Do you know their names?
Here's a conversation I often have with marketers:
Josh: Who are your best customers?
Marketer: Women with a child under 4. [Or "People with assets of at least $1 million." Or some such.]
Josh: No, I really mean "Who are your best customers?" What are their names?
Marketer: [No response.]
If you're seeking word of mouth, you should know who your best customers are -- by name. You should be feeding them previews of new products, asking their opinion of features you're considering, and finding out how they think to build marketing copy. You should get testimonials from them. And you should provide places where can submit their own opinions, and others can see it -- ratings and reviews, Facebook pages, community forums or whatever it takes.
Now, consider this. Some of your best customers are those who had a problem... but you reached out and found them and fixed it. There is nothing more enthusiastic than a friend who used to hate you.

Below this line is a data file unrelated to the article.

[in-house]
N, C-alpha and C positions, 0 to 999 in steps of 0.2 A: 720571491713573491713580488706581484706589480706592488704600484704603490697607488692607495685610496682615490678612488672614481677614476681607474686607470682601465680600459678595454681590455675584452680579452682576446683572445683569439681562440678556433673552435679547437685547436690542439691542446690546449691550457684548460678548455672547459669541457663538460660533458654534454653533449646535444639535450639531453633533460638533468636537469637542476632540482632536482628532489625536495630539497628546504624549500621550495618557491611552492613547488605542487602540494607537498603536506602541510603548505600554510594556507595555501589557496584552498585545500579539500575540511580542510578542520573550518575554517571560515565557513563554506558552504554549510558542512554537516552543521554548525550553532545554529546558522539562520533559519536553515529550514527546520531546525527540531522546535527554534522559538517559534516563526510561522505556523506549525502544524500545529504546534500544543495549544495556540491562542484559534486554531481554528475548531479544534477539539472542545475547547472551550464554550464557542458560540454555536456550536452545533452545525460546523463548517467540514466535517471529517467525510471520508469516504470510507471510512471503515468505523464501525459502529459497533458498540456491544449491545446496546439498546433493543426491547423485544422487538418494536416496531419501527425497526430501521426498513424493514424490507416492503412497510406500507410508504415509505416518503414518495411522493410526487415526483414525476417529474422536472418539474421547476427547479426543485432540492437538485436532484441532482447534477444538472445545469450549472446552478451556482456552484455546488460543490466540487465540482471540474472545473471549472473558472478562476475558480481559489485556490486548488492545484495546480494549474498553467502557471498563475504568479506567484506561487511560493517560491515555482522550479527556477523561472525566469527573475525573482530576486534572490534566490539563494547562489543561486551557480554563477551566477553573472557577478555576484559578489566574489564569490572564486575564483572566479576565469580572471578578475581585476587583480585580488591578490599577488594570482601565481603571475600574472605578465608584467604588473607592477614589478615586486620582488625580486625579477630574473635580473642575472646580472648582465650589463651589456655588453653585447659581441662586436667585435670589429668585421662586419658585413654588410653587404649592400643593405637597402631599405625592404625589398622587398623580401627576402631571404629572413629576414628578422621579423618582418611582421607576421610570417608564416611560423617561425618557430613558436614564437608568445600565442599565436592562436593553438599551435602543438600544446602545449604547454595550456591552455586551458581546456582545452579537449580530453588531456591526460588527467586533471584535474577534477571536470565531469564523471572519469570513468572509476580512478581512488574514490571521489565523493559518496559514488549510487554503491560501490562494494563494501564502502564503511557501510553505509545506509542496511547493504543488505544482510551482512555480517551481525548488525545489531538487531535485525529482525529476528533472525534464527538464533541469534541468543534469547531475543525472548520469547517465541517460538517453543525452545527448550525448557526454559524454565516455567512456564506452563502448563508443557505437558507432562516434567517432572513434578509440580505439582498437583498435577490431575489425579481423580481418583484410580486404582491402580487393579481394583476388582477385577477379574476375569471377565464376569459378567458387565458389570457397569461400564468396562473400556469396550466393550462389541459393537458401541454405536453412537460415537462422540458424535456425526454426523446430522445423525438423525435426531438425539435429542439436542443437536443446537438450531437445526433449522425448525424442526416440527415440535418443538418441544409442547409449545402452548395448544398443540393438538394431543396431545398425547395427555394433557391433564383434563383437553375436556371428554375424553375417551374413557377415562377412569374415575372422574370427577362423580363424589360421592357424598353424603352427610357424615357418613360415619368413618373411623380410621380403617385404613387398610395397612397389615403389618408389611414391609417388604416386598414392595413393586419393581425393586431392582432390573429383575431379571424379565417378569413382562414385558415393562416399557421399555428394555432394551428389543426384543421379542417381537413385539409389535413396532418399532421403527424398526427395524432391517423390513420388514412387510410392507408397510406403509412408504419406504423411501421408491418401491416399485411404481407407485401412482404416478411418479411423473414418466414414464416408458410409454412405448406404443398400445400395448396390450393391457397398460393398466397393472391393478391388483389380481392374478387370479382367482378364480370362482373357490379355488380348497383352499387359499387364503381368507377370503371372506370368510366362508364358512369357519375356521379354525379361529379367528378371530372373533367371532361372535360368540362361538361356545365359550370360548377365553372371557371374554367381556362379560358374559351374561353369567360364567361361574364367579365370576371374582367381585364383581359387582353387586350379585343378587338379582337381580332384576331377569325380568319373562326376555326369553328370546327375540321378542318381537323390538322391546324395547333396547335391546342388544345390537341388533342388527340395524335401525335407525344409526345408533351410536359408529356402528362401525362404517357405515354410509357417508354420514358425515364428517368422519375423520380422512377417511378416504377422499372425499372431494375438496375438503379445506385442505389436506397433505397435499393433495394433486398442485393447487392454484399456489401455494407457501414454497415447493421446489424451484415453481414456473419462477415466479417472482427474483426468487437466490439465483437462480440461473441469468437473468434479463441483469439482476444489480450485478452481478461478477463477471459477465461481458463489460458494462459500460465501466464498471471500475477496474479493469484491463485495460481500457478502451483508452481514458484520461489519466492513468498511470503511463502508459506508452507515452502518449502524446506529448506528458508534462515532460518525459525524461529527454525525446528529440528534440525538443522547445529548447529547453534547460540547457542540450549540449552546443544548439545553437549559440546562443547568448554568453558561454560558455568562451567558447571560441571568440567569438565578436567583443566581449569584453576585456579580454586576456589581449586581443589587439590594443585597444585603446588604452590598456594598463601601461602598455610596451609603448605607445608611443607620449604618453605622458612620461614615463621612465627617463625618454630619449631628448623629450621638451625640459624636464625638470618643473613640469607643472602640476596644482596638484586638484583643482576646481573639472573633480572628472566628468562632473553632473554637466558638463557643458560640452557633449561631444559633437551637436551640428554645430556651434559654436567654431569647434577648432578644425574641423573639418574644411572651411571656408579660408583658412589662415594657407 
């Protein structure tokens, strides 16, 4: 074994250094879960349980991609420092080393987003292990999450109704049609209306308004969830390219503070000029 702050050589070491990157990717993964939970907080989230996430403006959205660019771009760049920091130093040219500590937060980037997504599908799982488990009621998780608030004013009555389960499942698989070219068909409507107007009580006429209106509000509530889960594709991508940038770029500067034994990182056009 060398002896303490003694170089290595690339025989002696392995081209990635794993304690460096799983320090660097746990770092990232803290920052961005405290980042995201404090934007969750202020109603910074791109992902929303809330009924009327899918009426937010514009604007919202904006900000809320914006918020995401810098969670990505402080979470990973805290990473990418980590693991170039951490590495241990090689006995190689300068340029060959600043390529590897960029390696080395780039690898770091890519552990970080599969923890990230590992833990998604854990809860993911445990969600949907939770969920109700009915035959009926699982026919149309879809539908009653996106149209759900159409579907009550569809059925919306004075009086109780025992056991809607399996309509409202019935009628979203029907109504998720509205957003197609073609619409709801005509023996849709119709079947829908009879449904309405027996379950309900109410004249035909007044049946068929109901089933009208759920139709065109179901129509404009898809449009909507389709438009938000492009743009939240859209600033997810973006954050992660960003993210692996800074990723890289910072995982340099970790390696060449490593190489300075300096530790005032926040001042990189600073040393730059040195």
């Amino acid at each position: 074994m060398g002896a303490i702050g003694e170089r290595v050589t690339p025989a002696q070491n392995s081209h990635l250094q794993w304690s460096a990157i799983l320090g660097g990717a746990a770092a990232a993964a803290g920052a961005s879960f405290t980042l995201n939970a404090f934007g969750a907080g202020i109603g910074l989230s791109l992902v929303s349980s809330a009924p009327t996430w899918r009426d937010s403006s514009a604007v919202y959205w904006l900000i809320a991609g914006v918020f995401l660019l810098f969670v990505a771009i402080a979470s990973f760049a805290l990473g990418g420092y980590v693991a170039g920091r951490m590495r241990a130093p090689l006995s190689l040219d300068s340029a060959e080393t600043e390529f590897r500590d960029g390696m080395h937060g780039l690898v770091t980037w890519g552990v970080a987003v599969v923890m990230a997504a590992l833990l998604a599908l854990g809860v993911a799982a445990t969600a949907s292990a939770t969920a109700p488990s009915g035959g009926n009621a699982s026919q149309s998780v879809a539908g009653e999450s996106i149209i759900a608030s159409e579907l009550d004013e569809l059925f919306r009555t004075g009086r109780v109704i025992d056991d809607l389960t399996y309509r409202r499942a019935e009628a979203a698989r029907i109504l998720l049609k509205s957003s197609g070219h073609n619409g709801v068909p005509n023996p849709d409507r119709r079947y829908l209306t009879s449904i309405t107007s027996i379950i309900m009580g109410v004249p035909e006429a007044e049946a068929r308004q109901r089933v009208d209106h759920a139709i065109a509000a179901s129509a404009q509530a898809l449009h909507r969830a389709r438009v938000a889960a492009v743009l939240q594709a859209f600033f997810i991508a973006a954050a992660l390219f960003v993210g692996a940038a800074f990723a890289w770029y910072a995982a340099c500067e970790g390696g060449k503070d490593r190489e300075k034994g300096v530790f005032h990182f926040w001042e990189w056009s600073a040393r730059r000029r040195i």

Are you reaching out like this? @comcastcares is.
Or do you still think about customers by the thousands and not individually?
What if you could reach out to them individually, but do it efficiently? I ought to write a book about that.
|ABOUT THE AUTHOR|
Josh Bernoff is the co-author of "Groundswell: Winning in a World Transformed by Social Technologies," a comprehensive analysis of corporate strategy for dealing with social technologies such as blogs, social networks and wikis, and is a VP-principal analyst at Forrester Research. He blogs at blogs.forrester.com/groundswell.